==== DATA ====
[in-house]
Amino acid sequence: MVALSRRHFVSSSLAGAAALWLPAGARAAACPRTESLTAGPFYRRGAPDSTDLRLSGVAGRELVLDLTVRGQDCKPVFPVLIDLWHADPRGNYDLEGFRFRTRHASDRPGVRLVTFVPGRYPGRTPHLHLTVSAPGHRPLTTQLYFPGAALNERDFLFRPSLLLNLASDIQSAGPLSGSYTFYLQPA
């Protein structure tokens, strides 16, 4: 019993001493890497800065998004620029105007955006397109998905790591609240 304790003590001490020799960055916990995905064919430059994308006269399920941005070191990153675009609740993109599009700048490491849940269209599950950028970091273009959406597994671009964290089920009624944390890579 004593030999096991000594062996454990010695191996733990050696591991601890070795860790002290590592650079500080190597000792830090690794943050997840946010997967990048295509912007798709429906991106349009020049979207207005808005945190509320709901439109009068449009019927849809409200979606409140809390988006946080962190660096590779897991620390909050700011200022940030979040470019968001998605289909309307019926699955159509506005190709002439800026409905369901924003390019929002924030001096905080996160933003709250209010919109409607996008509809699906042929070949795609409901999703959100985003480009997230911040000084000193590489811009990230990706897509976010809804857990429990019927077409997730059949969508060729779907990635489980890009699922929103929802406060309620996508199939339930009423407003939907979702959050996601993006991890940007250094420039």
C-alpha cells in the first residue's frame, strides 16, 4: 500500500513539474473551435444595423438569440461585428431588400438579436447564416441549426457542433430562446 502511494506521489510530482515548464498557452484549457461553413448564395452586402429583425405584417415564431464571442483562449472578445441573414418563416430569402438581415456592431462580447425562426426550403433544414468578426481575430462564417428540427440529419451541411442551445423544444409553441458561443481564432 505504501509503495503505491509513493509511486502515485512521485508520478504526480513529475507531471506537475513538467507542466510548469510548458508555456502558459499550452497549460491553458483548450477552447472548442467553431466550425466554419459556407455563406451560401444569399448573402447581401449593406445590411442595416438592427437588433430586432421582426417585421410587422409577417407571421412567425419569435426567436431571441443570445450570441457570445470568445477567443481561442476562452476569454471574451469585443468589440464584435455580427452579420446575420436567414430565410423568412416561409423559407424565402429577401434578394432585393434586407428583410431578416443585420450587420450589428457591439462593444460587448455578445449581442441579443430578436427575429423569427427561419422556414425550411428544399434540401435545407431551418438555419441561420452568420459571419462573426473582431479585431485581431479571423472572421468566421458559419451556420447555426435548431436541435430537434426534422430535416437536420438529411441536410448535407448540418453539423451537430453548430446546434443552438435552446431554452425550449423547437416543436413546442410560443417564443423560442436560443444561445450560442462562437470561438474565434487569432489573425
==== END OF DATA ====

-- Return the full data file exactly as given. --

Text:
[in-house]
Amino acid sequence: MVALSRRHFVSSSLAGAAALWLPAGARAAACPRTESLTAGPFYRRGAPDSTDLRLSGVAGRELVLDLTVRGQDCKPVFPVLIDLWHADPRGNYDLEGFRFRTRHASDRPGVRLVTFVPGRYPGRTPHLHLTVSAPGHRPLTTQLYFPGAALNERDFLFRPSLLLNLASDIQSAGPLSGSYTFYLQPA
């Protein structure tokens, strides 16, 4: 019993001493890497800065998004620029105007955006397109998905790591609240 304790003590001490020799960055916990995905064919430059994308006269399920941005070191990153675009609740993109599009700048490491849940269209599950950028970091273009959406597994671009964290089920009624944390890579 004593030999096991000594062996454990010695191996733990050696591991601890070795860790002290590592650079500080190597000792830090690794943050997840946010997967990048295509912007798709429906991106349009020049979207207005808005945190509320709901439109009068449009019927849809409200979606409140809390988006946080962190660096590779897991620390909050700011200022940030979040470019968001998605289909309307019926699955159509506005190709002439800026409905369901924003390019929002924030001096905080996160933003709250209010919109409607996008509809699906042929070949795609409901999703959100985003480009997230911040000084000193590489811009990230990706897509976010809804857990429990019927077409997730059949969508060729779907990635489980890009699922929103929802406060309620996508199939339930009423407003939907979702959050996601993006991890940007250094420039």
C-alpha cells in the first residue's frame, strides 16, 4: 500500500513539474473551435444595423438569440461585428431588400438579436447564416441549426457542433430562446 502511494506521489510530482515548464498557452484549457461553413448564395452586402429583425405584417415564431464571442483562449472578445441573414418563416430569402438581415456592431462580447425562426426550403433544414468578426481575430462564417428540427440529419451541411442551445423544444409553441458561443481564432 505504501509503495503505491509513493509511486502515485512521485508520478504526480513529475507531471506537475513538467507542466510548469510548458508555456502558459499550452497549460491553458483548450477552447472548442467553431466550425466554419459556407455563406451560401444569399448573402447581401449593406445590411442595416438592427437588433430586432421582426417585421410587422409577417407571421412567425419569435426567436431571441443570445450570441457570445470568445477567443481561442476562452476569454471574451469585443468589440464584435455580427452579420446575420436567414430565410423568412416561409423559407424565402429577401434578394432585393434586407428583410431578416443585420450587420450589428457591439462593444460587448455578445449581442441579443430578436427575429423569427427561419422556414425550411428544399434540401435545407431551418438555419441561420452568420459571419462573426473582431479585431485581431479571423472572421468566421458559419451556420447555426435548431436541435430537434426534422430535416437536420438529411441536410448535407448540418453539423451537430453548430446546434443552438435552446431554452425550449423547437416543436413546442410560443417564443423560442436560443444561445450560442462562437470561438474565434487569432489573425